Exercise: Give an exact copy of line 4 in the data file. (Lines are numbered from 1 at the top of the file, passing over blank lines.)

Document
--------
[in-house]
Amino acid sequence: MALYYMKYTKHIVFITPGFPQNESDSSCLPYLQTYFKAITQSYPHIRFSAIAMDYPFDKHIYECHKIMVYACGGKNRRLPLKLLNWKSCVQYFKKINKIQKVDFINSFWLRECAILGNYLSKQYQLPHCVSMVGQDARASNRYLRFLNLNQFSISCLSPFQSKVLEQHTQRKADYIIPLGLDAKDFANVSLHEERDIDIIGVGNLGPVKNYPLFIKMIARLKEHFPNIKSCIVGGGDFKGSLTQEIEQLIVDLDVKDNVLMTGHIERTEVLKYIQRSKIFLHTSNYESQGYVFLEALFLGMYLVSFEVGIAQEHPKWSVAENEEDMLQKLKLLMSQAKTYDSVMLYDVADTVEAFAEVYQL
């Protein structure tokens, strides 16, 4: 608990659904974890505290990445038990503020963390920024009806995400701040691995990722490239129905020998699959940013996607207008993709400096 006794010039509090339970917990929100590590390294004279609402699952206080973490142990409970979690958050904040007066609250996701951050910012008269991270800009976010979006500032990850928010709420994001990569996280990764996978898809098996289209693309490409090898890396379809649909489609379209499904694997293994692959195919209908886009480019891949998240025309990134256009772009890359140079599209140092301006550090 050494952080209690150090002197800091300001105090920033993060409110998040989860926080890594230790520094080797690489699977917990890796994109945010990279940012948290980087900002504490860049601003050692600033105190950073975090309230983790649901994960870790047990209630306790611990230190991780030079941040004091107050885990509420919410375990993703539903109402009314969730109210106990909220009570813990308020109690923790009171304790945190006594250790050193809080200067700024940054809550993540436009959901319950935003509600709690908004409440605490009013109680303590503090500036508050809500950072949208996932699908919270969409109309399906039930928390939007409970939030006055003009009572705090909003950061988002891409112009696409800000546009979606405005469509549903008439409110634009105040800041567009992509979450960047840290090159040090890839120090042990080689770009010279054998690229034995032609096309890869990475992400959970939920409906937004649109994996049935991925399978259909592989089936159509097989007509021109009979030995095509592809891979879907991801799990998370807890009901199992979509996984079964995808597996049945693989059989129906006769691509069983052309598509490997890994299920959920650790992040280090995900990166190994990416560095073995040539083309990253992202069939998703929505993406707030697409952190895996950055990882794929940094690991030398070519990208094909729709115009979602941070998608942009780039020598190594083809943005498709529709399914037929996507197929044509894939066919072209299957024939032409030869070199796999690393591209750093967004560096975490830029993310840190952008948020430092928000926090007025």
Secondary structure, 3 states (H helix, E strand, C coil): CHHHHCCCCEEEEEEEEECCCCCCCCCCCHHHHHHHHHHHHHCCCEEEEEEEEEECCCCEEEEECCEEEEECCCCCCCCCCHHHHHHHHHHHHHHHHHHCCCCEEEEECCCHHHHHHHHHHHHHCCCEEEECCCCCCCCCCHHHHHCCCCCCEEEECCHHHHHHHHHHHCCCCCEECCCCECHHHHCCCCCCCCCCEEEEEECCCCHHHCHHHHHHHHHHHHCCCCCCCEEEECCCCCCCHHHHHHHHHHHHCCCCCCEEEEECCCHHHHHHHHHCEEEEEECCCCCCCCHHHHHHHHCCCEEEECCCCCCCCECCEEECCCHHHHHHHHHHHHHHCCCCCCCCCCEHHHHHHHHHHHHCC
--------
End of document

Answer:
Secondary structure, 3 states (H helix, E strand, C coil): CHHHHCCCCEEEEEEEEECCCCCCCCCCCHHHHHHHHHHHHHCCCEEEEEEEEEECCCCEEEEECCEEEEECCCCCCCCCCHHHHHHHHHHHHHHHHHHCCCCEEEEECCCHHHHHHHHHHHHHCCCEEEECCCCCCCCCCHHHHHCCCCCCEEEECCHHHHHHHHHHHCCCCCEECCCCECHHHHCCCCCCCCCCEEEEEECCCCHHHCHHHHHHHHHHHHCCCCCCCEEEECCCCCCCHHHHHHHHHHHHCCCCCCEEEEECCCHHHHHHHHHCEEEEEECCCCCCCCHHHHHHHHCCCEEEECCCCCCCCECCEEECCCHHHHHHHHHHHHHHCCCCCCCCCCEHHHHHHHHHHHHCC